Get Satisfaction is an online community that provides a place for consumers to come together and share information, tips and advice about companies, products and services. They can comment, rant, rave, ask and answer questions, suggest ideas and even have conversations with employees of companies that are sufficiently web 2.0-savvy to recognize the benefits of this new way of interacting with the people who, ultimately, pay their salaries. So this isn’t only a consumer community. Companies, too, are encouraged to join the conversations.
Here is just a sample of questions and comments you might find on Get Satisfaction:
What happened to my chai tea latte’s flavor? (Starbucks. Note the use of the personal possessive pronoun “my”!)
Why are you treating loyal Platinum members like dirt? (i.e. Me) (American Express)
Where do all the unsold cakes go? (Whole Foods Market)
Your strawberry, banana orange juice is orgasmic. It is the best orange juice I have ever tasted. Why is it so hard to find? (Tropicana)
It would be great if Amazon could make an iPhone app that would let you buy music from the Amazon MP3 Store.
You begin your journey on Get Satisfaction by entering the product or company name into a search box. That search takes you to the applicable Get Satisfaction “community” where you can immediately see if company employees are participating. For me, that alone earns a tremendous amount of good will. (And makes the companies that don’t get involved look pretty lame.)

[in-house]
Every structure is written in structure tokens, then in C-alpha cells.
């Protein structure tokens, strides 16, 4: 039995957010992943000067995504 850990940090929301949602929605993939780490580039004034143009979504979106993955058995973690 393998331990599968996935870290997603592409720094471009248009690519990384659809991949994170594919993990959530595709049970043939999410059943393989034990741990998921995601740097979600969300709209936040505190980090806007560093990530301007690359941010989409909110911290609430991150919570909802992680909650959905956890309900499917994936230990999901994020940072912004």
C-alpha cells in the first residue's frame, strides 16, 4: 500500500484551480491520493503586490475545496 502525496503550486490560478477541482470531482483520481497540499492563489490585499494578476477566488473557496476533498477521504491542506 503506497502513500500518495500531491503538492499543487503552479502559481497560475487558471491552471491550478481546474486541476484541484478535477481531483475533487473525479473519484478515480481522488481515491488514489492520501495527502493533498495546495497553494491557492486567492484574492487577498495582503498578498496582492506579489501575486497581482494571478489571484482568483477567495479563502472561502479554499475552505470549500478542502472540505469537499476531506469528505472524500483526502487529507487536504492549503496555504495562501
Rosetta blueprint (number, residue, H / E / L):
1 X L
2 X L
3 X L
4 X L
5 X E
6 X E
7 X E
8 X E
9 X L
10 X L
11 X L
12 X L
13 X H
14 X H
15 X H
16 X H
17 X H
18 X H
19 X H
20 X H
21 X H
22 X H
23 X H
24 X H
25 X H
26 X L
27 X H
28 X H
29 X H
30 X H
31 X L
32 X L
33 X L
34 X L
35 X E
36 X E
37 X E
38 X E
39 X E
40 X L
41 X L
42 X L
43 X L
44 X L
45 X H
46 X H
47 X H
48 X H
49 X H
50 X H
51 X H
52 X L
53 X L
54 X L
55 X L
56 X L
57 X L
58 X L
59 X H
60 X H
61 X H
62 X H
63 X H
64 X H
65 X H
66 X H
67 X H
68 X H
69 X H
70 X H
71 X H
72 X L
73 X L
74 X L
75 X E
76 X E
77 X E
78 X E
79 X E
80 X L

But I find one of the most inspiring things on Get Satisfaction is their Company-Customer Pact. Fundamentally, it’s a set of guidelines for how companies and customers can best engage with each other for the mutual benefit of both. It reflects the new realities of a web 2.0-interconnected world that rewards transparency and the guts to really listen and respond to customers online, in a dialogue that is visible to all. What’s also pretty cool is that the pact doesn’t place the whole burden of the relationship exclusively on the shoulders of the marketer. Consumers also need to listen and be open to the point-of-view of the company.
It’s an excellent code of behavior for what I have called the concept of brands not marketing to, but marketing with, their consumers in a refreshingly human, open and social web 2.0 world.